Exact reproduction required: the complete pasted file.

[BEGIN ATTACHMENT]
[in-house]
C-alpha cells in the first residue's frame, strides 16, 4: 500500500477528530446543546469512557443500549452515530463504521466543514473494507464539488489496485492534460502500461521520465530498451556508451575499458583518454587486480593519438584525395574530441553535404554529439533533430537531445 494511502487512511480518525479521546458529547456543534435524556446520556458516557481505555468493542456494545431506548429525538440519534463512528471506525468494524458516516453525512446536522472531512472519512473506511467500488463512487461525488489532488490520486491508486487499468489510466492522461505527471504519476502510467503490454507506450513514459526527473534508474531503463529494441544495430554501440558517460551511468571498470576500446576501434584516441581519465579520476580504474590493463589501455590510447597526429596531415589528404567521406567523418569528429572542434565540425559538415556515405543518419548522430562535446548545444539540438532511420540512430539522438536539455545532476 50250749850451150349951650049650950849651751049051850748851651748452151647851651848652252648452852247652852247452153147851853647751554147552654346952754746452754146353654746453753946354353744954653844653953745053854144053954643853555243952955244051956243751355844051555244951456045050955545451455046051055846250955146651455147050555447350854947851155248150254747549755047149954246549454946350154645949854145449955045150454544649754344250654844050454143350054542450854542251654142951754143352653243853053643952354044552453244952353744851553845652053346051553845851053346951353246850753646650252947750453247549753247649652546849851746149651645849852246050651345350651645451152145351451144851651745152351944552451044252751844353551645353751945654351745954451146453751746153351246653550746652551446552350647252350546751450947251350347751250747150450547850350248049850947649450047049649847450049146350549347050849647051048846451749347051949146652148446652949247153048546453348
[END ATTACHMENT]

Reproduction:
[in-house]
C-alpha cells in the first residue's frame, strides 16, 4: 500500500477528530446543546469512557443500549452515530463504521466543514473494507464539488489496485492534460502500461521520465530498451556508451575499458583518454587486480593519438584525395574530441553535404554529439533533430537531445 494511502487512511480518525479521546458529547456543534435524556446520556458516557481505555468493542456494545431506548429525538440519534463512528471506525468494524458516516453525512446536522472531512472519512473506511467500488463512487461525488489532488490520486491508486487499468489510466492522461505527471504519476502510467503490454507506450513514459526527473534508474531503463529494441544495430554501440558517460551511468571498470576500446576501434584516441581519465579520476580504474590493463589501455590510447597526429596531415589528404567521406567523418569528429572542434565540425559538415556515405543518419548522430562535446548545444539540438532511420540512430539522438536539455545532476 50250749850451150349951650049650950849651751049051850748851651748452151647851651848652252648452852247652852247452153147851853647751554147552654346952754746452754146353654746453753946354353744954653844653953745053854144053954643853555243952955244051956243751355844051555244951456045050955545451455046051055846250955146651455147050555447350854947851155248150254747549755047149954246549454946350154645949854145449955045150454544649754344250654844050454143350054542450854542251654142951754143352653243853053643952354044552453244952353744851553845652053346051553845851053346951353246850753646650252947750453247549753247649652546849851746149651645849852246050651345350651645451152145351451144851651745152351944552451044252751844353551645353751945654351745954451146453751746153351246653550746652551446552350647252350546751450947251350347751250747150450547850350248049850947649450047049649847450049146350549347050849647051048846451749347051949146652148446652949247153048546453348